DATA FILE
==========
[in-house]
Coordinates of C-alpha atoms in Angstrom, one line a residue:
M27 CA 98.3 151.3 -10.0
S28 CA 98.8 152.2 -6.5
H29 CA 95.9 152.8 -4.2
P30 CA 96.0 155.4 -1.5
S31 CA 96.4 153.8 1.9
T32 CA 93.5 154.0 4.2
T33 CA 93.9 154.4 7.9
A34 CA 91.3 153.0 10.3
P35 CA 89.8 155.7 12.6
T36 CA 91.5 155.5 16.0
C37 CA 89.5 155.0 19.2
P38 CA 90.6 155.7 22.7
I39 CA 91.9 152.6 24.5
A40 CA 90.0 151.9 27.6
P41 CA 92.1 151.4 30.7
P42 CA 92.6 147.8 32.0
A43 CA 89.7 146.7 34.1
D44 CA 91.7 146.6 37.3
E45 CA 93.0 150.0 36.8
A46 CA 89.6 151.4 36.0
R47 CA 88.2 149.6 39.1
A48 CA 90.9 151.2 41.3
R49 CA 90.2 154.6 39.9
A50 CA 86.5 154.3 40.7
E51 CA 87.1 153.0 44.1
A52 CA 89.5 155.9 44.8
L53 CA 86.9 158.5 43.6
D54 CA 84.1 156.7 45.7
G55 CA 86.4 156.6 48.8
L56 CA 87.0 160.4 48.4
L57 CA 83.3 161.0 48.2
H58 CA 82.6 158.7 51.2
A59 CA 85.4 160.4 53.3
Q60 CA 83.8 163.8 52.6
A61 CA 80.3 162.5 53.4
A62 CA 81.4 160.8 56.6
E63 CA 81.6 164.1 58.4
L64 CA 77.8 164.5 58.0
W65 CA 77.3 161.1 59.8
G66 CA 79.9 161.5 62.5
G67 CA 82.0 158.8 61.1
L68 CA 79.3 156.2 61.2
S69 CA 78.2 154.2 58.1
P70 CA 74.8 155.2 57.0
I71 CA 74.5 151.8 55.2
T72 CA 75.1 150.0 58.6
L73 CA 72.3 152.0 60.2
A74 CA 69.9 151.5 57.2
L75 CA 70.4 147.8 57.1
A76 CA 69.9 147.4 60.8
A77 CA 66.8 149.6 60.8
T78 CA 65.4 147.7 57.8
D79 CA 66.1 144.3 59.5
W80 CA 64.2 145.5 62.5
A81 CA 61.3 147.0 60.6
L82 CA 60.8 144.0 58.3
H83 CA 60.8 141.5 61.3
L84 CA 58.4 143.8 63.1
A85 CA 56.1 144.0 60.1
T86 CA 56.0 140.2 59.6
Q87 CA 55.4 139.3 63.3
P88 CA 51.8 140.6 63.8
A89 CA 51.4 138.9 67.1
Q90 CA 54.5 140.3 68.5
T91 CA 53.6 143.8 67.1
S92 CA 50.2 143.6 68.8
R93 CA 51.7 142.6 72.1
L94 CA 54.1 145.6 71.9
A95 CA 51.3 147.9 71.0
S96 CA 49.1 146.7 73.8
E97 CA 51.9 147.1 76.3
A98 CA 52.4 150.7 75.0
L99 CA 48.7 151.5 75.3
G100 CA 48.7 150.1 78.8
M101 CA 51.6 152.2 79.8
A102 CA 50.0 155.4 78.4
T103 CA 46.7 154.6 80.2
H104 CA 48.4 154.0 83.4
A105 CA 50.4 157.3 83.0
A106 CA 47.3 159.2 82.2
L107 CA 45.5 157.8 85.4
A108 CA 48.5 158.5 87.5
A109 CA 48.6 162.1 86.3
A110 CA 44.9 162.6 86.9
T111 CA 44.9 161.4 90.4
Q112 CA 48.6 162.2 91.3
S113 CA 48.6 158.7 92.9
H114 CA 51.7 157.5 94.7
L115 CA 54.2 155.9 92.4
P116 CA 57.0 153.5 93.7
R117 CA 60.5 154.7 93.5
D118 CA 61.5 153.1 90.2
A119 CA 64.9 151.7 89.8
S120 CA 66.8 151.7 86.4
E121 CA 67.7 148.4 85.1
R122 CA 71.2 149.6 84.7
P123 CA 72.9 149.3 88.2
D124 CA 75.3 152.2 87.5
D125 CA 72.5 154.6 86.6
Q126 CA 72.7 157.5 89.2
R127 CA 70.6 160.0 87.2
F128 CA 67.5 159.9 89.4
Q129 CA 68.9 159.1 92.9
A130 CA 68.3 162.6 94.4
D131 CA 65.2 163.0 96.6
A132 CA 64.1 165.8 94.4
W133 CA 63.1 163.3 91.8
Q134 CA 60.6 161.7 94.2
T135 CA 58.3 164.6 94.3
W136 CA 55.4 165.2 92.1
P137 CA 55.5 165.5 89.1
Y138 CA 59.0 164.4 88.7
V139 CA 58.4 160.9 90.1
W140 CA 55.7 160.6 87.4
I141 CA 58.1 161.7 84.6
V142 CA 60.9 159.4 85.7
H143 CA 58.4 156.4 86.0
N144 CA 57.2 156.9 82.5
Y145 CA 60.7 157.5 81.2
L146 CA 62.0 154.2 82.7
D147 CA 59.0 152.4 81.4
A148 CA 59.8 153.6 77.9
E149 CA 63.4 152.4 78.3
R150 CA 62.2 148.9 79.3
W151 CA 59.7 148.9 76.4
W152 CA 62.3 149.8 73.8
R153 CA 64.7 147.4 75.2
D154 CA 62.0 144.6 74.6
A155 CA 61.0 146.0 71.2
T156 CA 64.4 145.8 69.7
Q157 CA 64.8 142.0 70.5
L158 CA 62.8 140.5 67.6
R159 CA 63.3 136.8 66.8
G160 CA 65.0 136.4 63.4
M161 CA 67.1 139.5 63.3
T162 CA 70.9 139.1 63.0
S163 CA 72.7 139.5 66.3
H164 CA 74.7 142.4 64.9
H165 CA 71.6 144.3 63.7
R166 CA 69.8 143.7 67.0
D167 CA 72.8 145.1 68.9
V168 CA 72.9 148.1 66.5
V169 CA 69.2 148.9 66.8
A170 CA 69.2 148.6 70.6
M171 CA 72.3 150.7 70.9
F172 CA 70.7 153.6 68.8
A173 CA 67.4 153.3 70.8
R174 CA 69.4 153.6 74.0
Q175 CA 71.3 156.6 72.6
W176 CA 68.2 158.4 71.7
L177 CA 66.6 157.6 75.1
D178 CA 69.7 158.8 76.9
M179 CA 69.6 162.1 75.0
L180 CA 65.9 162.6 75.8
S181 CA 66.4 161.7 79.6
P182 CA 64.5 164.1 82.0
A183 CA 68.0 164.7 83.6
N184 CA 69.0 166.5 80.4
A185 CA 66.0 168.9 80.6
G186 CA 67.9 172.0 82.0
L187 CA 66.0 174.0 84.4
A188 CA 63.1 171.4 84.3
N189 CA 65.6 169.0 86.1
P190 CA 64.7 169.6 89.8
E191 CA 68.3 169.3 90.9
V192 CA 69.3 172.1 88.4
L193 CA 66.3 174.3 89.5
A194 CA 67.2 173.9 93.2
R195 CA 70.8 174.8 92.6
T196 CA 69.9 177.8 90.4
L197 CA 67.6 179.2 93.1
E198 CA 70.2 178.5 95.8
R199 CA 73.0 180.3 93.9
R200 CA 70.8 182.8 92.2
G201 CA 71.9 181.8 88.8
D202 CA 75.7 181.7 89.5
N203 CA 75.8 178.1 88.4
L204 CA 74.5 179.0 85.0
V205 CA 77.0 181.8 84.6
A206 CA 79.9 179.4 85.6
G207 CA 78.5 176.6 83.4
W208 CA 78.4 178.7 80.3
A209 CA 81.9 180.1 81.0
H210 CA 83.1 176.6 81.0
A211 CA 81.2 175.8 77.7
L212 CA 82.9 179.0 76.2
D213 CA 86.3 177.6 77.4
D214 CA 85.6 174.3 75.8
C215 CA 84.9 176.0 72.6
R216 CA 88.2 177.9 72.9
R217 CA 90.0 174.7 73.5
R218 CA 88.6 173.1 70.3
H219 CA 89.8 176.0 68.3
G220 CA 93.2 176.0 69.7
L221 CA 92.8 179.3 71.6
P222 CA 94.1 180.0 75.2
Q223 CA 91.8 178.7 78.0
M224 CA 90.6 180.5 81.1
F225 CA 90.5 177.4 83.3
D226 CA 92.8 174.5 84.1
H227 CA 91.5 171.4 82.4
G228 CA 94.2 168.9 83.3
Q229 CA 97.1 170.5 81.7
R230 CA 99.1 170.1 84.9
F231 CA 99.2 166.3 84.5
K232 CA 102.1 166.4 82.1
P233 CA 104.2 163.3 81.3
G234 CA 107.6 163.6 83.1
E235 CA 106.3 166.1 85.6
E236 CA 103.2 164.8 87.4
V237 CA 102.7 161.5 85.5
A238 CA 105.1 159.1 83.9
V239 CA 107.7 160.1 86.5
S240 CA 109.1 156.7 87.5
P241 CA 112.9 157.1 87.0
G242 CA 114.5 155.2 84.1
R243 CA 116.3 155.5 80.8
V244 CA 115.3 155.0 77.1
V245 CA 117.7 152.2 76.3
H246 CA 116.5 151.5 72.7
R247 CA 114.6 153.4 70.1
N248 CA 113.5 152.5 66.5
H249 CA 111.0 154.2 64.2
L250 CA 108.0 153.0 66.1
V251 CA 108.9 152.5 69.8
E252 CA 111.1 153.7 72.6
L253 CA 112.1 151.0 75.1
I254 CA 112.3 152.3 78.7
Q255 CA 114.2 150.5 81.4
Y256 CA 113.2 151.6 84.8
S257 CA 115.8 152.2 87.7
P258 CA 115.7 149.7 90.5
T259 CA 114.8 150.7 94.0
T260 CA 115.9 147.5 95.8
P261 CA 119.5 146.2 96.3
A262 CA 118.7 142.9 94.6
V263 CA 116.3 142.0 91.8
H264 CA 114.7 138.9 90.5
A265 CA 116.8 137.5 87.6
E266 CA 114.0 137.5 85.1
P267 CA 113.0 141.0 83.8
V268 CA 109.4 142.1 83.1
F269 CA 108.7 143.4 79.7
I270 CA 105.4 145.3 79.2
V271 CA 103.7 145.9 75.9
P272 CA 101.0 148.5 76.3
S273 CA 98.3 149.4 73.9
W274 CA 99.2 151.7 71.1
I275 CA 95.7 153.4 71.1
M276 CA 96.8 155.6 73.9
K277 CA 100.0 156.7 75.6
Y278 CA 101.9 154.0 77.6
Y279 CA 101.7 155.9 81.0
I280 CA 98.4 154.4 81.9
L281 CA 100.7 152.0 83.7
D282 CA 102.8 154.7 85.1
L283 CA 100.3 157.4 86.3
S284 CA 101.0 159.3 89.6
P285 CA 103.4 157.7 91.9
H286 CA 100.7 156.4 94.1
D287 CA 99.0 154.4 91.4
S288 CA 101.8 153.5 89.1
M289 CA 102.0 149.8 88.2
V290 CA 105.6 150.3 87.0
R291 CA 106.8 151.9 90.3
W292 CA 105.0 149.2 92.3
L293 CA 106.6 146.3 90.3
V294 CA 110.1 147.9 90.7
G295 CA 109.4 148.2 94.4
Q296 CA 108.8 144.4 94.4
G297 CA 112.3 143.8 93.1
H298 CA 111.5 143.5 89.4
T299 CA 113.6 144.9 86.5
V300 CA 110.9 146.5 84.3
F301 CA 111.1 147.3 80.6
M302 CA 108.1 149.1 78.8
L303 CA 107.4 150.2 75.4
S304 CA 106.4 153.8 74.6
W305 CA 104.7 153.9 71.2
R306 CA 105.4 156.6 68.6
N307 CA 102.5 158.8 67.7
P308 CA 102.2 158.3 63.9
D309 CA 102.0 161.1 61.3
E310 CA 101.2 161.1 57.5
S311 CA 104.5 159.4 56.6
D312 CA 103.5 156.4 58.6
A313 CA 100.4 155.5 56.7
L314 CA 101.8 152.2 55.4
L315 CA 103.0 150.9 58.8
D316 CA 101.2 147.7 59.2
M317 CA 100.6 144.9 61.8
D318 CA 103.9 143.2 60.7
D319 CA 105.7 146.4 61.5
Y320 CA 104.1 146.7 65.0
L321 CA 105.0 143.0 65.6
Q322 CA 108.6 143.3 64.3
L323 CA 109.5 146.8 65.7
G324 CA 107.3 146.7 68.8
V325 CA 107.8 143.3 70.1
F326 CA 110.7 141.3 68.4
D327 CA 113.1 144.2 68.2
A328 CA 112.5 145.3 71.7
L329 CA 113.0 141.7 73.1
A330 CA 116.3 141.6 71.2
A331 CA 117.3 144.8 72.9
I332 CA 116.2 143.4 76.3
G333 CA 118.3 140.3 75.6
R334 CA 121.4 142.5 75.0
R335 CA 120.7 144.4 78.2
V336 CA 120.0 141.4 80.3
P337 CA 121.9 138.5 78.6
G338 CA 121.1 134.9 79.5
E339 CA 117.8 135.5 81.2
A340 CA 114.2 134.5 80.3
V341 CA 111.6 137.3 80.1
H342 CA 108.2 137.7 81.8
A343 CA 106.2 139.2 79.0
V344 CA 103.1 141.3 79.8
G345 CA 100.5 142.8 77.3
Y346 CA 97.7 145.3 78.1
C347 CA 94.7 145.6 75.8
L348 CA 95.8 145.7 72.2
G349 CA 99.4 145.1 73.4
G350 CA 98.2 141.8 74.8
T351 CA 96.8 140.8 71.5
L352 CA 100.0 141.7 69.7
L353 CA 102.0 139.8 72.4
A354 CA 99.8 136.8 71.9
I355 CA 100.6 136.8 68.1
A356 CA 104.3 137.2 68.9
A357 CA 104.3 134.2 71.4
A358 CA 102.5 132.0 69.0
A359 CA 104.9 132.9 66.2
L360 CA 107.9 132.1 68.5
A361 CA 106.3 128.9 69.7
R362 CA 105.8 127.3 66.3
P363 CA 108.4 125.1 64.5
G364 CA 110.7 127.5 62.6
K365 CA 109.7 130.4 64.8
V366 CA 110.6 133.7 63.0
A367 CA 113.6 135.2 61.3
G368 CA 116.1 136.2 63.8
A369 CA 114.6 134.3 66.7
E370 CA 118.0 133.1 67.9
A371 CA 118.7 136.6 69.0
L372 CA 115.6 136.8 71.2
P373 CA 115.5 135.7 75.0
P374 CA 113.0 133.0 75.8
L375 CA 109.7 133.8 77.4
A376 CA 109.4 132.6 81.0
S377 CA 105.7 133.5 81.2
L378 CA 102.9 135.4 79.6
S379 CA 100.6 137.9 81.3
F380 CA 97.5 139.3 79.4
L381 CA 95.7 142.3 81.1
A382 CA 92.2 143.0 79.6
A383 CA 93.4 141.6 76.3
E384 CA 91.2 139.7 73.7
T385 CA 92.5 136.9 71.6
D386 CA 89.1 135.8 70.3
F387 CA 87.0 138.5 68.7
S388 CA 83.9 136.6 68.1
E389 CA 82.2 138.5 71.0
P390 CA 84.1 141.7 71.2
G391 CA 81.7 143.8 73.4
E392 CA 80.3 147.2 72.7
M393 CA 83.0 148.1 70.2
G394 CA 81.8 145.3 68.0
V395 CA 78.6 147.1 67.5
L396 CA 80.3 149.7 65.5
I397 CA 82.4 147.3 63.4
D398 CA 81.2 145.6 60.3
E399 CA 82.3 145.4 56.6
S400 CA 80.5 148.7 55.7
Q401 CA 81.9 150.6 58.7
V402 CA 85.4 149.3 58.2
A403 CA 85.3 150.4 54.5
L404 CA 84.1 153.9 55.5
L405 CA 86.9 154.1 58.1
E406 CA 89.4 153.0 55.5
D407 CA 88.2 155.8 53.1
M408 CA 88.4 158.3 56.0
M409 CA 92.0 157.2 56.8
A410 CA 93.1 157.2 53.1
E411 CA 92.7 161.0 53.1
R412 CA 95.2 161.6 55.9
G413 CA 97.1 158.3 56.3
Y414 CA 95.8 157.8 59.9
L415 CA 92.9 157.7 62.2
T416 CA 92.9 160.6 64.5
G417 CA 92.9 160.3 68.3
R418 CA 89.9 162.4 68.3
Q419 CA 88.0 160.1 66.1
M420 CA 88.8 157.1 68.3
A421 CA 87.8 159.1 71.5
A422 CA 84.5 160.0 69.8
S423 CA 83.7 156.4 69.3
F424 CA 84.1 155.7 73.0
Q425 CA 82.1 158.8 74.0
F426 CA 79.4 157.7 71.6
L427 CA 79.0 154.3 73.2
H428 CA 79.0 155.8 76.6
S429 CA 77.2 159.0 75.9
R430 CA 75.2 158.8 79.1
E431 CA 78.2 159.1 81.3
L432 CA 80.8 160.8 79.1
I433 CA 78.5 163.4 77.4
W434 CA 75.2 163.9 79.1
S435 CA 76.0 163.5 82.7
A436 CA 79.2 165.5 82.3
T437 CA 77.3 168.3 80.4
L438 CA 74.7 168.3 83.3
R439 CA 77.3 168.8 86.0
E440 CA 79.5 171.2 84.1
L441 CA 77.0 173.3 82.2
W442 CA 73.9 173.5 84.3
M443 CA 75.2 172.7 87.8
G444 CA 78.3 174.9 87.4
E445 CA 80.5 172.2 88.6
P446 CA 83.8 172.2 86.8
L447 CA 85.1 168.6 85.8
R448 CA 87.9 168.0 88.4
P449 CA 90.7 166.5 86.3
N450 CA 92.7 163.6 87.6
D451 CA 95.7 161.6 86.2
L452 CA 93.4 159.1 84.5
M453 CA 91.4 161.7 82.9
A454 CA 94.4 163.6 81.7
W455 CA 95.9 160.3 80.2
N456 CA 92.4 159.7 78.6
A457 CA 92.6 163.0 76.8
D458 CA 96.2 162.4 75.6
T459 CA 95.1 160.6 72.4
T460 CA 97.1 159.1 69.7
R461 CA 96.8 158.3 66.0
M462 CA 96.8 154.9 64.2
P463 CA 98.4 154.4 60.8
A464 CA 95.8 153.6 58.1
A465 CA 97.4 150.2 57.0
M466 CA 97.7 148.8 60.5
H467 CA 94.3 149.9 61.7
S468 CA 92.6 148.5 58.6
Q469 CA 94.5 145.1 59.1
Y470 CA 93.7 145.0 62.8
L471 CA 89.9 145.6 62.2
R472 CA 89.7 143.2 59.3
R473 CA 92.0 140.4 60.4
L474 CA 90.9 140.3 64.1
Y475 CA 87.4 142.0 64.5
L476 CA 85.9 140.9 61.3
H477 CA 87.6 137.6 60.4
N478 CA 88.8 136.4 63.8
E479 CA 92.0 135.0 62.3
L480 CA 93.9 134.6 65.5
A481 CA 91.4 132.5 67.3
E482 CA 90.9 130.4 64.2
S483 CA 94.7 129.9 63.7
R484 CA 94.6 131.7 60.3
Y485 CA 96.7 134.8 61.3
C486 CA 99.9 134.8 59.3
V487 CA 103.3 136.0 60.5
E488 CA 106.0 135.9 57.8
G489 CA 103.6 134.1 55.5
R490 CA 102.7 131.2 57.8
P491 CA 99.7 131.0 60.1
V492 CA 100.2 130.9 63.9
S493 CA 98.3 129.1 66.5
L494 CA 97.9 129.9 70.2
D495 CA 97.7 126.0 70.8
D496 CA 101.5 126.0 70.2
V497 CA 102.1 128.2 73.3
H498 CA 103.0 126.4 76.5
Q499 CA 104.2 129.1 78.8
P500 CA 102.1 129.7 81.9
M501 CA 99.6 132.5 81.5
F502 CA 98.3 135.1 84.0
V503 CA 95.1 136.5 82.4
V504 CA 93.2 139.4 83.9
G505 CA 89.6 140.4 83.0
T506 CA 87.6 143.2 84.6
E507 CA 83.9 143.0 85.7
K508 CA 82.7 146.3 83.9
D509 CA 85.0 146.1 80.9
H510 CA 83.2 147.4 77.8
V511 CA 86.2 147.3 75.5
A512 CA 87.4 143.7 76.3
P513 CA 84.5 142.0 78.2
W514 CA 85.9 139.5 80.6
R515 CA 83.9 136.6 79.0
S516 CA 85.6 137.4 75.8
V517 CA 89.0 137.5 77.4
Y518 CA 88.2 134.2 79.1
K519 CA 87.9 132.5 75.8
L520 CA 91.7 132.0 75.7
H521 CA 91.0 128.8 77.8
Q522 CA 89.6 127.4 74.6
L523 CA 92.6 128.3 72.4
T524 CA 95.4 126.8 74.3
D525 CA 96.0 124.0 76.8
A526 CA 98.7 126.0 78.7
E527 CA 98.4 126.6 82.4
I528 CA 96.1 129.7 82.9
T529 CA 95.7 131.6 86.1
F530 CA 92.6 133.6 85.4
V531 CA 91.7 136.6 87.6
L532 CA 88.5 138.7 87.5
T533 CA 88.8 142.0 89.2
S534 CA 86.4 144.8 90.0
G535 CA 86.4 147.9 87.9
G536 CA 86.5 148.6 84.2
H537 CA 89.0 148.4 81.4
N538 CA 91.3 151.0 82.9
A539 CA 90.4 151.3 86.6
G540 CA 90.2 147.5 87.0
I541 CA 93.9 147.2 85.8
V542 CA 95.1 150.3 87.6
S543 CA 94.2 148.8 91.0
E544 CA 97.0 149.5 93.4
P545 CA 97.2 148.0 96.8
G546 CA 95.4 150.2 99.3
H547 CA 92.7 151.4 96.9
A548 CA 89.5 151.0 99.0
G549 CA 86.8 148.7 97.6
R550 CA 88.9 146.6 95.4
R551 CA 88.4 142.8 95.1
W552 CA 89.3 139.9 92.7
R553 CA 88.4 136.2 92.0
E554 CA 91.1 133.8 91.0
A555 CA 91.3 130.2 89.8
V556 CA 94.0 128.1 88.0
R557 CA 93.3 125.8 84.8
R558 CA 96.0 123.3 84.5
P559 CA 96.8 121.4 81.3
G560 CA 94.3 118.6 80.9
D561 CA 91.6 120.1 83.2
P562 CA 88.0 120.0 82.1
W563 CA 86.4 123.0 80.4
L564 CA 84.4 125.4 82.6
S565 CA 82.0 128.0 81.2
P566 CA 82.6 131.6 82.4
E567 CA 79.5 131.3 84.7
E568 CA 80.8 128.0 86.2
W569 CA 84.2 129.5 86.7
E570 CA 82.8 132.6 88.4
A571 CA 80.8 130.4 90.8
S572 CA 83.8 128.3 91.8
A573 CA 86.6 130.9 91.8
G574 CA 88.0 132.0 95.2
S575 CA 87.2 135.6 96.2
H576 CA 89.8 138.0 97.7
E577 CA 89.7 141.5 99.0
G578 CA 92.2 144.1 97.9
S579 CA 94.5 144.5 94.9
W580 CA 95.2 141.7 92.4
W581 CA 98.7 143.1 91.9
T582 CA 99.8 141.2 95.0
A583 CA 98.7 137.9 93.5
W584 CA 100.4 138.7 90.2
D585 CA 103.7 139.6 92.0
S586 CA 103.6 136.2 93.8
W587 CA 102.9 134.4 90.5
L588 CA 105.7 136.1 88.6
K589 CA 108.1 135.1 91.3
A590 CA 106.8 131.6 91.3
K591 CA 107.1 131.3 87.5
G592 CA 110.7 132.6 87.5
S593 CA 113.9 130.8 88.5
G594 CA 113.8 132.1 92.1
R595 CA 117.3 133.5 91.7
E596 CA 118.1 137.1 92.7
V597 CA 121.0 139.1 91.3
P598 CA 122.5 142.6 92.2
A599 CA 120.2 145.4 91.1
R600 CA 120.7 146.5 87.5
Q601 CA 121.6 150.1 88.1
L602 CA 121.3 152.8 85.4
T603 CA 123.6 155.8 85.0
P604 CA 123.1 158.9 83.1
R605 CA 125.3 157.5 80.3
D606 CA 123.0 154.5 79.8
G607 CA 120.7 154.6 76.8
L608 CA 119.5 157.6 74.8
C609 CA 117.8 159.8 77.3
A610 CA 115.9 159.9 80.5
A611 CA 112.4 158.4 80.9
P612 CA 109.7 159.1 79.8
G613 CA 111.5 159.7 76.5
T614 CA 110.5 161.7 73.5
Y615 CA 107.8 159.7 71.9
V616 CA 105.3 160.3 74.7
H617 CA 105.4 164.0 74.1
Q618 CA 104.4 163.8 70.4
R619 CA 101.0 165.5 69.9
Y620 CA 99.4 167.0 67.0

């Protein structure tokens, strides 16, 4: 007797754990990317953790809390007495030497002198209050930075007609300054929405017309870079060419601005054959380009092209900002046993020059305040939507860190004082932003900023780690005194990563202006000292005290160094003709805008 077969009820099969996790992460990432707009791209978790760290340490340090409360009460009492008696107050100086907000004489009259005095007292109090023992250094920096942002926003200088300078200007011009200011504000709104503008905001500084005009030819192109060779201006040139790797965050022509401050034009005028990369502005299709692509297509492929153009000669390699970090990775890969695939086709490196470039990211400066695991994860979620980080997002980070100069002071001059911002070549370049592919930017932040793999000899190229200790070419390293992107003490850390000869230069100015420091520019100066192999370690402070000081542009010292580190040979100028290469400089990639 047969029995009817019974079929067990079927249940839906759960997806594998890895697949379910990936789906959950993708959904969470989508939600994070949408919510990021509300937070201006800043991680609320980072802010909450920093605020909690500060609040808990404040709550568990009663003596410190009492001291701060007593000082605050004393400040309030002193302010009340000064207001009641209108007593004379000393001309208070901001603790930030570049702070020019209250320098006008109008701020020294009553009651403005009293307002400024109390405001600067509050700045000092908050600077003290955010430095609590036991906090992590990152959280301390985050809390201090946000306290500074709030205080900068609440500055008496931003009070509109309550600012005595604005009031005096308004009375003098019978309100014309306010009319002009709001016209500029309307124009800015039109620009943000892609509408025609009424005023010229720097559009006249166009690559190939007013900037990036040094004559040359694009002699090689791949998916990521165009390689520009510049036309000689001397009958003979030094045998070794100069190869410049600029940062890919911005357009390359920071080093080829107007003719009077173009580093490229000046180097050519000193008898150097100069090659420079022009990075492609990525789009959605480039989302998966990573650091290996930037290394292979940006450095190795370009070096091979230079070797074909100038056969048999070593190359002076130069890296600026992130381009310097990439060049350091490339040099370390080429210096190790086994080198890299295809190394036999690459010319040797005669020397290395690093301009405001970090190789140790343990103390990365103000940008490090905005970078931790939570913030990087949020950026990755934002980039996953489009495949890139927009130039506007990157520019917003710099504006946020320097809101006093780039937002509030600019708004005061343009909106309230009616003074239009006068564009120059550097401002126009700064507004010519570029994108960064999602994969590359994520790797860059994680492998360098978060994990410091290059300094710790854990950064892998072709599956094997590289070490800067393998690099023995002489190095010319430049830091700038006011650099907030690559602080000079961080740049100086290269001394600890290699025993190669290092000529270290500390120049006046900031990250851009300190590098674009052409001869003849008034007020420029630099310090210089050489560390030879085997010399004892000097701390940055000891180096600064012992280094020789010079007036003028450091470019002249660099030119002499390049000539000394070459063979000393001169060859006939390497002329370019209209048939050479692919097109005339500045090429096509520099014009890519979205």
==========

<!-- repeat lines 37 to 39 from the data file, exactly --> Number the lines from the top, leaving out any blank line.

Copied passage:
A61 CA 80.3 162.5 53.4
A62 CA 81.4 160.8 56.6
E63 CA 81.6 164.1 58.4